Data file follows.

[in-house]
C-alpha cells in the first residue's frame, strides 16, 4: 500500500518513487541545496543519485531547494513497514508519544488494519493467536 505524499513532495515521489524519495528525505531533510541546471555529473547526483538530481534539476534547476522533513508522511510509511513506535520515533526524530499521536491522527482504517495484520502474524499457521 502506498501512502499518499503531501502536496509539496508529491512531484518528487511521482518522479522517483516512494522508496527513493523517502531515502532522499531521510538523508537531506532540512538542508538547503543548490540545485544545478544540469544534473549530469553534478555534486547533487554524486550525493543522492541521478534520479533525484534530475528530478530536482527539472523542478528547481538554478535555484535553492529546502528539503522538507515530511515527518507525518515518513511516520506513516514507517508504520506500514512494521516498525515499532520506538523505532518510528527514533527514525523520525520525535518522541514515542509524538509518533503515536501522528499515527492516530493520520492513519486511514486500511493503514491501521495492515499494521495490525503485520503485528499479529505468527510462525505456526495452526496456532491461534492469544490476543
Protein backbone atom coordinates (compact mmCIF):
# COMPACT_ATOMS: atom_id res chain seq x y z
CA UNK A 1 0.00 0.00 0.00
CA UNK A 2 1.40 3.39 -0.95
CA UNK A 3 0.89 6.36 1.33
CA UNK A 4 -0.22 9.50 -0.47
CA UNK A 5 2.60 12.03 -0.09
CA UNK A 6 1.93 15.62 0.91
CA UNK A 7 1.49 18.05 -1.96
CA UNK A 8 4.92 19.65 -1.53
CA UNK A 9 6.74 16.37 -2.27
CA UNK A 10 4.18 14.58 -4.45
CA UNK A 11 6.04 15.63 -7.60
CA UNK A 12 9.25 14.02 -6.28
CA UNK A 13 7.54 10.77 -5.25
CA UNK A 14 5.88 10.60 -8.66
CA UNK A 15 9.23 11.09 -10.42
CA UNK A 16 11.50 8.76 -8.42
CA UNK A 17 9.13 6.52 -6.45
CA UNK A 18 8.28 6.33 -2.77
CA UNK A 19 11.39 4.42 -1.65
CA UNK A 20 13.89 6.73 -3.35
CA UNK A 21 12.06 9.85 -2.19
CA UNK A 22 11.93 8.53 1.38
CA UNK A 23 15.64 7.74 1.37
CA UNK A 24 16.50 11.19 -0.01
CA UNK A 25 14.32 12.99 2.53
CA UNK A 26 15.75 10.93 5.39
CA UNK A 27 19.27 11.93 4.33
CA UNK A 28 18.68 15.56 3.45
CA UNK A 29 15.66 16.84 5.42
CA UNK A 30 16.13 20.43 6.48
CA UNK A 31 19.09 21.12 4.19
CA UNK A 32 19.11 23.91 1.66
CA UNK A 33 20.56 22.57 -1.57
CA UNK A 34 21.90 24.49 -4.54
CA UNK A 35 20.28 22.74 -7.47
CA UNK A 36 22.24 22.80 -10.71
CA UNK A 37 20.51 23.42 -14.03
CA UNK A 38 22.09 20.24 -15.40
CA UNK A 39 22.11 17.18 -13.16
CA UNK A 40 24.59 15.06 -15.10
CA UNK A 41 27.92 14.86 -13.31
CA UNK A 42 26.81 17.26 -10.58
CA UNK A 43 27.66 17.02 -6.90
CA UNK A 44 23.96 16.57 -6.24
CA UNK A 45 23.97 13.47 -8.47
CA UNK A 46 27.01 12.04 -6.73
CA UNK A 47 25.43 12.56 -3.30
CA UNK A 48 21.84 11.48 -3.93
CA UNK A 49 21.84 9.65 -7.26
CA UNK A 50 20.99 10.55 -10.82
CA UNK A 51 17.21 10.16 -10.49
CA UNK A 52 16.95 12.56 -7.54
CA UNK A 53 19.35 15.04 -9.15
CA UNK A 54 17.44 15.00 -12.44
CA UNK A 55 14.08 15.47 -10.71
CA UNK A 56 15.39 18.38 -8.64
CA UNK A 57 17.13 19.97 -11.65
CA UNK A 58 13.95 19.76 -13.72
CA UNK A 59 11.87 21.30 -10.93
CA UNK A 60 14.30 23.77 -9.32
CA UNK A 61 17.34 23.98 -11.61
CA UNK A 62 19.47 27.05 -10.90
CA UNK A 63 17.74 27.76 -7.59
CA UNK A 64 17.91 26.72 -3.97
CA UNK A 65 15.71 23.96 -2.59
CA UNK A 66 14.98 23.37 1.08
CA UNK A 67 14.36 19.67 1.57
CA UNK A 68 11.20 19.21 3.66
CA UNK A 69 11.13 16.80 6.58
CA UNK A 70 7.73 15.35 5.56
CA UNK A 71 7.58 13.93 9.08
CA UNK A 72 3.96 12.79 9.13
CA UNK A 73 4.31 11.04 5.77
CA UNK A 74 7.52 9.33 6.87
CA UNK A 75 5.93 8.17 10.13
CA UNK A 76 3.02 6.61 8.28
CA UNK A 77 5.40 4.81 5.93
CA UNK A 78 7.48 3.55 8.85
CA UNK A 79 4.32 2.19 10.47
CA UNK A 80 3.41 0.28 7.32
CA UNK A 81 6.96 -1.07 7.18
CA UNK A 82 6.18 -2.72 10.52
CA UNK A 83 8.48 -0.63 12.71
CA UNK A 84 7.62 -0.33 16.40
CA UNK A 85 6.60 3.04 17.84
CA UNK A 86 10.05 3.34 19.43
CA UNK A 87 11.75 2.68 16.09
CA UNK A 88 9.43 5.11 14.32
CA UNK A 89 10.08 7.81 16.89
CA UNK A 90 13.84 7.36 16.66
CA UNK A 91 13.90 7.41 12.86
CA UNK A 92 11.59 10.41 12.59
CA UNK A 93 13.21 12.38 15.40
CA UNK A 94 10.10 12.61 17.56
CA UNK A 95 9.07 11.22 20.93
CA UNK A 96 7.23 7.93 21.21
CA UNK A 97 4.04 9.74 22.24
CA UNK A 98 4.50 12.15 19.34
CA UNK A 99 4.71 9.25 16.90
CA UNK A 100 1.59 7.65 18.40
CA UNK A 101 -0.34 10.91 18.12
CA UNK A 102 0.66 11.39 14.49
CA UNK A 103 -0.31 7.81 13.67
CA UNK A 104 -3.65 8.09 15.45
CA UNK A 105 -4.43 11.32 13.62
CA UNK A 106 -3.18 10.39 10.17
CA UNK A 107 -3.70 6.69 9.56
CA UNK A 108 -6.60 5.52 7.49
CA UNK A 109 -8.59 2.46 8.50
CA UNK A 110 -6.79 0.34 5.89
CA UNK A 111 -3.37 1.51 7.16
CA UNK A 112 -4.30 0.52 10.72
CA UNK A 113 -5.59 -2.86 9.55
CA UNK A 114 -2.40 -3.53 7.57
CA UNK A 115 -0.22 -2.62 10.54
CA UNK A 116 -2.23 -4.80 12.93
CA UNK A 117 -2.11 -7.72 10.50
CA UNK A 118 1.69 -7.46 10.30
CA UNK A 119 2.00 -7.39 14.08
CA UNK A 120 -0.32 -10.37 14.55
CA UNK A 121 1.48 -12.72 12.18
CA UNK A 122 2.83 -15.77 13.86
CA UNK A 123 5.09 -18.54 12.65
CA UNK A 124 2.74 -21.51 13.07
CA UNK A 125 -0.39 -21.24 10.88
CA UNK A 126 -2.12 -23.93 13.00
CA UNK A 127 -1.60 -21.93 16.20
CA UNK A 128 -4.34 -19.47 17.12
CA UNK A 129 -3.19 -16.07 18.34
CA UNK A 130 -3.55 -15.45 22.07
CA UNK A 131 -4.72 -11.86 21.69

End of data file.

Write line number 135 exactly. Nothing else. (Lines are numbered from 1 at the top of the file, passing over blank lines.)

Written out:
CA UNK A 131 -4.72 -11.86 21.69